Jan Bonhoeffer:
Patch, you were talking about vulnerability. When you went to medical school, part of the spiel is to absorb all the knowledge. Part of the spiel of absorbing all the knowledge is that you’re very much busy with your head.

Patch Adams:
Well, let me just interrupt here. When you say all the knowledge, I was trained to do a medical history in six minutes. You don’t get all of anything in that. I do four-hour interviews because I wanted everything. So you are left with chief complaint in medical school. That was my experience. The idea of asking a patient, “Well, what do you love?” And boy, was that a variety of answers. I mean I first found my vulnerability through cowardice because bullies would beat me up and I didn’t hit back. My style was to fall on the ground and beg for mercy. It worked a lot of times because a bully doesn’t get many points kicking a person laying on the ground going, “Please don’t hurt me again.”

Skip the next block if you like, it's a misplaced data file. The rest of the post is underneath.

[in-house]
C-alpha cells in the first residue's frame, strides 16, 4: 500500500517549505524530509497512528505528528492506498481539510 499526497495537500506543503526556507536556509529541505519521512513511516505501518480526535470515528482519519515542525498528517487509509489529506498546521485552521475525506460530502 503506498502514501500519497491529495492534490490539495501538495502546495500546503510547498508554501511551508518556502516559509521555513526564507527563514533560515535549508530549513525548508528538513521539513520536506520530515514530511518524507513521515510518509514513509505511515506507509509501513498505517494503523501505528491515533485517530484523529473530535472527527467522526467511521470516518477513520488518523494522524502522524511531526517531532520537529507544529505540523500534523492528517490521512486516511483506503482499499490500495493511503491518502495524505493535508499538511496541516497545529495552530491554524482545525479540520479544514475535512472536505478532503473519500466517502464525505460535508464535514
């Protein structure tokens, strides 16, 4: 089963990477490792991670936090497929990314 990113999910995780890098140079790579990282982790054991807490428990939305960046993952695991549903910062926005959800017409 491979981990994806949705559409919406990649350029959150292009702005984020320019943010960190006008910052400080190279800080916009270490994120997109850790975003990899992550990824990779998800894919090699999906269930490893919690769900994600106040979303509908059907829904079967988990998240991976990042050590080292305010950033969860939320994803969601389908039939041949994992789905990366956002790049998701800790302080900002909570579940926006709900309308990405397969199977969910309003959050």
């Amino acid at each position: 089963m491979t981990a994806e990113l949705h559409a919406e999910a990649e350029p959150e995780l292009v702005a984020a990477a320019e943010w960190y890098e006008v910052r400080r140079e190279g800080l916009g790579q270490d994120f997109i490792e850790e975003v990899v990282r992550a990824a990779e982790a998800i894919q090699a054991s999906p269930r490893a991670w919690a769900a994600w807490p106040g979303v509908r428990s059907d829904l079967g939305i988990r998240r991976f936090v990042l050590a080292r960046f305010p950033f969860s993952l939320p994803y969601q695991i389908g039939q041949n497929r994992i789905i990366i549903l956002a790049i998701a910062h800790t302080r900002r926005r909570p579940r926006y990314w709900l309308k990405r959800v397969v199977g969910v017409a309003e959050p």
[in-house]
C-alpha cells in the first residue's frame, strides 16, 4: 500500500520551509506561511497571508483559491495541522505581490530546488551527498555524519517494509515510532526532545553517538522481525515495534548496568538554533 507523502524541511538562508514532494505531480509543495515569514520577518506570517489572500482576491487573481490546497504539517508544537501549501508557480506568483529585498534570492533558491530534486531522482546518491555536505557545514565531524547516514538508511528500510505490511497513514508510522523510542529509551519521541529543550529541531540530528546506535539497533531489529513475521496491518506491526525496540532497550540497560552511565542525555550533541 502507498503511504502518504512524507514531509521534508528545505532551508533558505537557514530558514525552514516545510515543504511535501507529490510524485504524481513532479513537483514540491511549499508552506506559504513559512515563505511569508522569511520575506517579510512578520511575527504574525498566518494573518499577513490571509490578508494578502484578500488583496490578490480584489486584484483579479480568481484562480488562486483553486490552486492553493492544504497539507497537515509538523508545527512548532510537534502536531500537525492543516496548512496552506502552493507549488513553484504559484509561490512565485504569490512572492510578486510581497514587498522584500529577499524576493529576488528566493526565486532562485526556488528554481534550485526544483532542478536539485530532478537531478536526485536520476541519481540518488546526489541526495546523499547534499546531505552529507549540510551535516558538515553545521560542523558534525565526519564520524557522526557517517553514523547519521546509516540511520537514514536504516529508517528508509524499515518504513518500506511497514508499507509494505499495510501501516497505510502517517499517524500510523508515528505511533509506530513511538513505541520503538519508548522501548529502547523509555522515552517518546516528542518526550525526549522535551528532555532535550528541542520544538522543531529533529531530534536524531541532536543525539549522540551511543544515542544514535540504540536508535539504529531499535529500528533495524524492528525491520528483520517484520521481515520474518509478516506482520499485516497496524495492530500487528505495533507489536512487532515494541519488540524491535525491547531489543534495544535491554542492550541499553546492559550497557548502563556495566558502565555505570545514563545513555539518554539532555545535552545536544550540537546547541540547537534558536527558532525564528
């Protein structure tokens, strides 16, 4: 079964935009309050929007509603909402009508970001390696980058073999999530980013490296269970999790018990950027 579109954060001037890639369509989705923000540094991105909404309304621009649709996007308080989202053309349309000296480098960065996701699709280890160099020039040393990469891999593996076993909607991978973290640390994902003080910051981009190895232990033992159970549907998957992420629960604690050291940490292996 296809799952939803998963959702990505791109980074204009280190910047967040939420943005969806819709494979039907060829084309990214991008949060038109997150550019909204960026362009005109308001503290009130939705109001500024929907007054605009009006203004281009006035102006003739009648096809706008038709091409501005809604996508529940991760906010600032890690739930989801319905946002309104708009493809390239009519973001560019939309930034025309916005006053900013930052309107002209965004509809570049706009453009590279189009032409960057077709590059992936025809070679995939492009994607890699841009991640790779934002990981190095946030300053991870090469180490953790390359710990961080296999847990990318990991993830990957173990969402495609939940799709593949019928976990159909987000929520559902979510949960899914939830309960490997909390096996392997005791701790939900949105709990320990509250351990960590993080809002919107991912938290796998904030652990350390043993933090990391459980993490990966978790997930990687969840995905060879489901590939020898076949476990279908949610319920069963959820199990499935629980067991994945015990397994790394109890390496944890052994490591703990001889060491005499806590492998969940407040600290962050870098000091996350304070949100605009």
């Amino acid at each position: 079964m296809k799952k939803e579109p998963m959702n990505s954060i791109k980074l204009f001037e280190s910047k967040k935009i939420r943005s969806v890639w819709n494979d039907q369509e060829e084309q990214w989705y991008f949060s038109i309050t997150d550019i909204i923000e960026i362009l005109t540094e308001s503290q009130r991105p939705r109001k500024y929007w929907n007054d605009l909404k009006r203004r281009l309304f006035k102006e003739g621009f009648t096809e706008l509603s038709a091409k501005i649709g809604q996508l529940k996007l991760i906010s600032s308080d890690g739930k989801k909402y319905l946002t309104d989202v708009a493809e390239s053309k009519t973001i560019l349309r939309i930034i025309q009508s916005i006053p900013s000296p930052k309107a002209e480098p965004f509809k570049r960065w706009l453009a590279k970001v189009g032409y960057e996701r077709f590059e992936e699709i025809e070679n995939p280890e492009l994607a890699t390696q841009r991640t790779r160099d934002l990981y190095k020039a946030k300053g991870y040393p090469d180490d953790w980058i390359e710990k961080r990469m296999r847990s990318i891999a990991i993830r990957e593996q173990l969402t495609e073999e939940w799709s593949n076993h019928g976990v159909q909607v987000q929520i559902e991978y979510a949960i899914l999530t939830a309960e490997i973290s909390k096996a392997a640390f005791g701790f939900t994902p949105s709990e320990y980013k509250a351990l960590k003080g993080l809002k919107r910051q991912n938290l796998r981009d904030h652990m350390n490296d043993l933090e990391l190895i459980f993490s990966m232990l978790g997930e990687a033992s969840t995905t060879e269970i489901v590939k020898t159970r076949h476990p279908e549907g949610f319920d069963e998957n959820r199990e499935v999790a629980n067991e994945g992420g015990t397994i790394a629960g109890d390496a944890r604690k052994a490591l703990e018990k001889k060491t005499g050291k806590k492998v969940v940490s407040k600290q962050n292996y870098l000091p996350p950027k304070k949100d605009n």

Patch Adams:
As I aged in high school, speaking up became much more vulnerable. I grew up with the N-word. I can’t say it. When I came back to America and saw that it was on public drinking fountains, I went school in Virginia in ’61 to an all-white school that was a public school in a city of 22% Black population. So it was a lie that it was a public school. Every time the N-word was said in class, which in 1961, ’62, ’63, was a lot of times because a lot was happening, that I would scream really loud and really long till I saw everyone in the classroom hate me. And then I would say, “You can say that word, but I have to do this to live with myself.”